Q. I recently watched "An Unfinished Life." It stars Jennifer Lopez, who escapes an abusive boyfriend by moving with her daughter to a Wyoming ranch owned by her father-in-law (Robert Redford). But the Redford character still blames Lopez for the death of his son in a car crash. It was a heartwarming film, but here's what I can't understand: I swear I saw a pickup truck with a Mercury emblem. I didn't know Mercury made trucks. What's going on?
-- Bill Hearty, of Cahokia
A. You shouldn't be so surprised. The magic of Hollywood often takes us places we don't even know we've been -- and this is another perfect example.
Yes, the movie is described as being set "against the ranchlands of Wyoming." But do you know where the movie was really shot? Why, in various locations in Alberta and British Columbia, Canada, including Vancouver and Medicine Hat.
And guess where they used to make and sell Mercury-branded pickups for 20 years? Yep, you guessed it -- Canada. So, I suppose they figured Wyoming was close enough to the Canadian border that it would seem perfectly natural to have an old rancher driving one around the badlands of Wyoming. Or they figured not many viewers would have your sharp eyes.
I don't know whether you'll find this surprising, but the Ford Motor Co. of Canada Ltd. was in business in Windsor, Ontario, in 1904, a year after Ford of the U.S. was founded across the river in Detroit. Then, immediately after World War II, the Canadian firm launched a new marketing strategy to boost sales: Because many rural Canadian towns had either Ford or Lincoln-Mercury dealerships (but not both), Ford in Canada began producing Mercury trucks for its Mercury dealerships.
Essentially they were identical to Ford, according to www.mercurypickup.com, which celebrates the old vehicles. Often, it was simply Mercury vs. Ford lettering on the hoods and tailgates, although the Mercury did have distinctive medallions and a bit more glitz because it had a slightly more upscale reputation.
However, the website says, there were times when the Mercury grills were sleeker and the plastic dash moldings were different colors. Then, in 1948, when Ford introduced the F-1, F-2, etc., in the U.S., Ford in Canada went by vehicle weight, turning out, for example, the Ford F-68 (6800 pounds) and Mercury M-68. In 1953, the two countries got back in lockstep, matching the new F-100, F-250 and F-350 with corresponding M-classes.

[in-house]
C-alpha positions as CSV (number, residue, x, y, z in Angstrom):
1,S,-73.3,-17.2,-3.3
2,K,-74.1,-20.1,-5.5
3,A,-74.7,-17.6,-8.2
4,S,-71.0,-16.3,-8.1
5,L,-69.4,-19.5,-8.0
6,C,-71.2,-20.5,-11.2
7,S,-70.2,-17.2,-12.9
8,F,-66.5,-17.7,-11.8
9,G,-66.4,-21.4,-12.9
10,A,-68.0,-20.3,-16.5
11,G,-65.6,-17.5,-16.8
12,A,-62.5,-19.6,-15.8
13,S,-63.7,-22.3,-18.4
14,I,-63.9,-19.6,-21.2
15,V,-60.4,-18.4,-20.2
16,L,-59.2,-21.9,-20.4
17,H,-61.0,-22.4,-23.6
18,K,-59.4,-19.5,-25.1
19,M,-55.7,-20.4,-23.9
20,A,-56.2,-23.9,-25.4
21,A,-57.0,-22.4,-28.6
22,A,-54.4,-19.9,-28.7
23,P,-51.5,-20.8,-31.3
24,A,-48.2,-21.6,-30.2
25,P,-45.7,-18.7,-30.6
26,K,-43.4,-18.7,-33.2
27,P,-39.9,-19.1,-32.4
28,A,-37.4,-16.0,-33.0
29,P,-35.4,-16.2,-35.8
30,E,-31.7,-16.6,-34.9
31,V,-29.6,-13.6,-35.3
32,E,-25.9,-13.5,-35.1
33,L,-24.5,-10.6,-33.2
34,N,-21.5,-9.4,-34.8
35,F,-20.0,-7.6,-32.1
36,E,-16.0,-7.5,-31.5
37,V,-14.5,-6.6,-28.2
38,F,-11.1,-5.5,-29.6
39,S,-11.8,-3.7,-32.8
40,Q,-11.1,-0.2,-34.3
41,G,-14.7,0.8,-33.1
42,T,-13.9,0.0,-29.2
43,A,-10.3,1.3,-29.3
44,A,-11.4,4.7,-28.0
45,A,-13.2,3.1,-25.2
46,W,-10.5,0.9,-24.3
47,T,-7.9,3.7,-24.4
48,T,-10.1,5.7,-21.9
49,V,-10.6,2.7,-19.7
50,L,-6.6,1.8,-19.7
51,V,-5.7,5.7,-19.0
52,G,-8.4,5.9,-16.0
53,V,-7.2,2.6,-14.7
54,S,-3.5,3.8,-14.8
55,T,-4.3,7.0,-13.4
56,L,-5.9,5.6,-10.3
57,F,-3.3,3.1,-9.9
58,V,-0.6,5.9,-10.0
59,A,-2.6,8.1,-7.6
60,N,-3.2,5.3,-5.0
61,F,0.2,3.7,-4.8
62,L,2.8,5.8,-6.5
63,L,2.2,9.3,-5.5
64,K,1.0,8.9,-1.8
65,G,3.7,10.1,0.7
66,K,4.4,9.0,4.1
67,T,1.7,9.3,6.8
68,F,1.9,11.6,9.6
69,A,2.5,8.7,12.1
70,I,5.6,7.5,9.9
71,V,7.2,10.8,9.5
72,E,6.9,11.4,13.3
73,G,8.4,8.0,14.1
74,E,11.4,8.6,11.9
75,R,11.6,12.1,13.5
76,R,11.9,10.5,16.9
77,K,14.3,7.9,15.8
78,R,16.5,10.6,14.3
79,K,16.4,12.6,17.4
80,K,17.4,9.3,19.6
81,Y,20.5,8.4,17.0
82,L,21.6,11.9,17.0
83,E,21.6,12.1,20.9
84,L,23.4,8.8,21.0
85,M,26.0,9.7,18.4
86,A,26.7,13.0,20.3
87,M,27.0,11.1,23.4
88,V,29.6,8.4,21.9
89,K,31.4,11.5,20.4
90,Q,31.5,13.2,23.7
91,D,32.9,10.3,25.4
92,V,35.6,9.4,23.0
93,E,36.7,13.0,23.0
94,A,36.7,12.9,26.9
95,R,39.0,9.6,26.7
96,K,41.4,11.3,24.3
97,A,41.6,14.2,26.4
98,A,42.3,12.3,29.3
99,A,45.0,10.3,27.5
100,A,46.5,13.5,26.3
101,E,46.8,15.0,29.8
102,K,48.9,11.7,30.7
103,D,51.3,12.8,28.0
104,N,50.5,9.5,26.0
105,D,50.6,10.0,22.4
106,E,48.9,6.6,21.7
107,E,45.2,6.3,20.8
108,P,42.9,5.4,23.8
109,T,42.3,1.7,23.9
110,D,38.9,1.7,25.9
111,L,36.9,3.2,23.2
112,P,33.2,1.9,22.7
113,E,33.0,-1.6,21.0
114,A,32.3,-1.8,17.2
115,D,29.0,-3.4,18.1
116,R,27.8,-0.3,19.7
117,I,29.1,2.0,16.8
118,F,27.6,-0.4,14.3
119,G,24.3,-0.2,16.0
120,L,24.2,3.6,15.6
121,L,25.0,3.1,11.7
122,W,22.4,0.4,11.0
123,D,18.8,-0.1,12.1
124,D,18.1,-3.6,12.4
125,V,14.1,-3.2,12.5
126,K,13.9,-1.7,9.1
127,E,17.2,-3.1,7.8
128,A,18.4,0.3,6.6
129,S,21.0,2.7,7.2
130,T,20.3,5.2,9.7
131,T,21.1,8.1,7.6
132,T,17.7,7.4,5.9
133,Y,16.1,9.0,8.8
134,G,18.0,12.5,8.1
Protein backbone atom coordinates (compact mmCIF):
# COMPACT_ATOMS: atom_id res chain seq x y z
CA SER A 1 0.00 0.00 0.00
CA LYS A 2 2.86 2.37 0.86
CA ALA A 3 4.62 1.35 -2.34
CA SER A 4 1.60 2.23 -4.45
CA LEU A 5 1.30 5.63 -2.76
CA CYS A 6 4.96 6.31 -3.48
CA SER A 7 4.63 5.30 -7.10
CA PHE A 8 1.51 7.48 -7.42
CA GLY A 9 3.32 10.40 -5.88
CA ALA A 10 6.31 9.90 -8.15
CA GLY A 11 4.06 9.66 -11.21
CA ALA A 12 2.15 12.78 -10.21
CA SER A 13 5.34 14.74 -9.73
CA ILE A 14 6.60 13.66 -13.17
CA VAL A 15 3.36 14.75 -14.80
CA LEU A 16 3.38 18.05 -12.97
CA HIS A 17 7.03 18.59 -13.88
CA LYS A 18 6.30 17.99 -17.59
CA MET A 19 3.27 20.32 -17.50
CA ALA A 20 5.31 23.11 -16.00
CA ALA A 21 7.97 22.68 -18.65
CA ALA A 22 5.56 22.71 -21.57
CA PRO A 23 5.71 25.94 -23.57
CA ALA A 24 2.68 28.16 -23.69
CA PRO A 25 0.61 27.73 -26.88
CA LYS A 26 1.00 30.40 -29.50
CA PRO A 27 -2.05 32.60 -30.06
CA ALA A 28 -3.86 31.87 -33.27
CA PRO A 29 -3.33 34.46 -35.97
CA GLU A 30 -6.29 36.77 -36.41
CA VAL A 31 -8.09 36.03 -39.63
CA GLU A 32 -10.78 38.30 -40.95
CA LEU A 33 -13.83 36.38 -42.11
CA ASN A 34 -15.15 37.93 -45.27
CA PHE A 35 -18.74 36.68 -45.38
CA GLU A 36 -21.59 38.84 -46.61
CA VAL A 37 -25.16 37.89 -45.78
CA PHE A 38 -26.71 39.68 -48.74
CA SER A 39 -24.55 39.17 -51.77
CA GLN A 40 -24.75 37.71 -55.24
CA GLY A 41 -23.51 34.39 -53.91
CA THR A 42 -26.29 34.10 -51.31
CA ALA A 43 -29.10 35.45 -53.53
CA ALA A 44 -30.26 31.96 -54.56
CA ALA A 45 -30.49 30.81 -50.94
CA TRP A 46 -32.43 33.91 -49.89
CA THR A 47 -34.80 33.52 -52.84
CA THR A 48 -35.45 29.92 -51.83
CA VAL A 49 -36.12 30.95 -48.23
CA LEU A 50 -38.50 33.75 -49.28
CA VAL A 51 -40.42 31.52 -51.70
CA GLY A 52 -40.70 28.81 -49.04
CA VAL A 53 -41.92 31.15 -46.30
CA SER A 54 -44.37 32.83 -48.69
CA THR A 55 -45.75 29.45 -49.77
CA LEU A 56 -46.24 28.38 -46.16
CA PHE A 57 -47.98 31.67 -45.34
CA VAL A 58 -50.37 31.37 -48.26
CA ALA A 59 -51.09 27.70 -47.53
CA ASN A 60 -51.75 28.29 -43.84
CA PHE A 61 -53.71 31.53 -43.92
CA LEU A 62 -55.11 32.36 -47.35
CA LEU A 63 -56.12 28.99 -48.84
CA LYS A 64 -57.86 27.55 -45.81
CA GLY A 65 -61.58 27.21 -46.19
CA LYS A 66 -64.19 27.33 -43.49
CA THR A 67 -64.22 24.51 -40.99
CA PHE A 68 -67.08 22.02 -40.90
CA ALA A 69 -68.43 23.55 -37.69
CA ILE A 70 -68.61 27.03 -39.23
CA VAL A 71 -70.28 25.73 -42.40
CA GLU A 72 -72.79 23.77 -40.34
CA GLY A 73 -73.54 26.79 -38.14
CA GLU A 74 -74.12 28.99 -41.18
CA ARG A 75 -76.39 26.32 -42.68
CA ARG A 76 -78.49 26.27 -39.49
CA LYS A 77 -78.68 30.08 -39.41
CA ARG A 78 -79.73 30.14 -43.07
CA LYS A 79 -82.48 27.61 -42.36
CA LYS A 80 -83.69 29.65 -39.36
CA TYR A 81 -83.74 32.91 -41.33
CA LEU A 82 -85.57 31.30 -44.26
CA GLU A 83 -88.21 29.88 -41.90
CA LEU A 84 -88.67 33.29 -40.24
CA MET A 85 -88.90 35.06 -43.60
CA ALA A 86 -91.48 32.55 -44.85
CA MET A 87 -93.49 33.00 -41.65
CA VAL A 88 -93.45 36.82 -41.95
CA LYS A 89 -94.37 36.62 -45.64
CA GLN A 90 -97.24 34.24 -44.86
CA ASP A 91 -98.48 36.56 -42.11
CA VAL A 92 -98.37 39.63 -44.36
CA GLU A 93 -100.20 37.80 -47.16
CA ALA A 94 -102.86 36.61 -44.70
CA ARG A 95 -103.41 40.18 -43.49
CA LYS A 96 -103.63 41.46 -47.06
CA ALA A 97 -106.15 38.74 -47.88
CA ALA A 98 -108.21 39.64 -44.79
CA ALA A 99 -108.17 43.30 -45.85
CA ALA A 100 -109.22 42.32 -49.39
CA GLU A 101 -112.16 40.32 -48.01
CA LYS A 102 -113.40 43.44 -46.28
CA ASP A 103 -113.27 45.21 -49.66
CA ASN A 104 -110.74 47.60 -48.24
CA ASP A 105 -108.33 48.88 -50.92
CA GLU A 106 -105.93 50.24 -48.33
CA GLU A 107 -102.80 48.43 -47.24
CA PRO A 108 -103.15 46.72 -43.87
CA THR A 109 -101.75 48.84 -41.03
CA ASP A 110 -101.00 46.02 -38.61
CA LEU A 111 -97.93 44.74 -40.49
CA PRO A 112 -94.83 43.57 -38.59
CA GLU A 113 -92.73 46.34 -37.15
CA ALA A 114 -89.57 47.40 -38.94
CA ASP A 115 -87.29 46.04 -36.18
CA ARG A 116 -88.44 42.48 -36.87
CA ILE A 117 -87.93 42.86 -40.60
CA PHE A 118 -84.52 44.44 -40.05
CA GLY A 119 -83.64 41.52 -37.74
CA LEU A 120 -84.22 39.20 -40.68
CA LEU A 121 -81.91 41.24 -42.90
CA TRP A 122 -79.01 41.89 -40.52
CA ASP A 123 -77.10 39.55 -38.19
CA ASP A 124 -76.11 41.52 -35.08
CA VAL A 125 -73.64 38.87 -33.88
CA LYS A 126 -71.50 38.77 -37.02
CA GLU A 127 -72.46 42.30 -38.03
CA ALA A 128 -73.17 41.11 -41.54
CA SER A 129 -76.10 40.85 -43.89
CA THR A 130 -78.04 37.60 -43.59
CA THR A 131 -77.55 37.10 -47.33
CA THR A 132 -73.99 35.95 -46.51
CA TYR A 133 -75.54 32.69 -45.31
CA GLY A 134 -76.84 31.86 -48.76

But the Automotive Trade Agreement signed by the U.S. and Canada in 1965 spelled the end for the Mercury truck. With a free flow of vehicles now permitted, Canadians no longer faced the extra dose of excise taxes formerly added to U.S. vehicles. Mercury M-series trucks were phased out by March 23, 1968, although their spirit apparently still occasionally motors on across the silver screen.
Q. Help! I can find the Florida Panhandle and the Oklahoma Panhandle, but I can't for the life of me locate what weatherpeople call the Texas Panhandle. Can you help? Also, in genealogy, most people refer to their grandaunt as their great-aunt. I think that's wrong. Isn't line of kinship aunt, grandaunt, then great-grandaunt?
-- Bob Rettle
A. I can understand your confusion. If that were a real handle, it certainly would make for a most awkward way to hold a pan. Rather than long and sleek like Florida's and Oklahoma's, the Texas Panhandle looks more like the state's chimney.
But it does make it easy to find on the map. Most define it as those 26 northwest Texas counties that jut north from the main body of Texas -- and lie directly south of the Oklahoma Panhandle. It's a roughly square area of about 26,000 square miles bordered by New Mexico on the west and more of Oklahoma on the east. The Handbook of Texas says the southern border of Swisher County is the southernmost point, although some take it down to Lubbock County.
Your other question is relatively simple, so to speak. Dictionaries and genealogists agree that "grandaunt" and "great-aunt" are interchangeable. It seems to be a matter of where you live: Just as people differ on their pronunciation of "aunt," people in the Southeast, for example, seem to say great-aunt while those in the Northeast use grandaunt. Another case of tomayto and tomahto ...
What is the London address of the first lord of the treasury?
Answer to Saturday's trivia: After her final concert in a two-week string of sellouts in London, "Mama" Cass Elliott went to bed in Harry Nilsson's apartment on July 28, 1974 -- and died of a heart attack, perhaps related to recent extreme dieting. (She did not choke on a ham sandwich.) Four years later, The Who drummer Keith Moon died in the very same apartment after overdosing on sedatives prescribed to alleviate alcohol withdrawal symptoms. Both Elliott and Moon were 32.
Send your questions to Roger Schlueter, Belleville News-Democrat, 120 S. Illinois St., P.O. Box 427, Belleville, IL 62222-0427 or email@example.com or call 239-2465.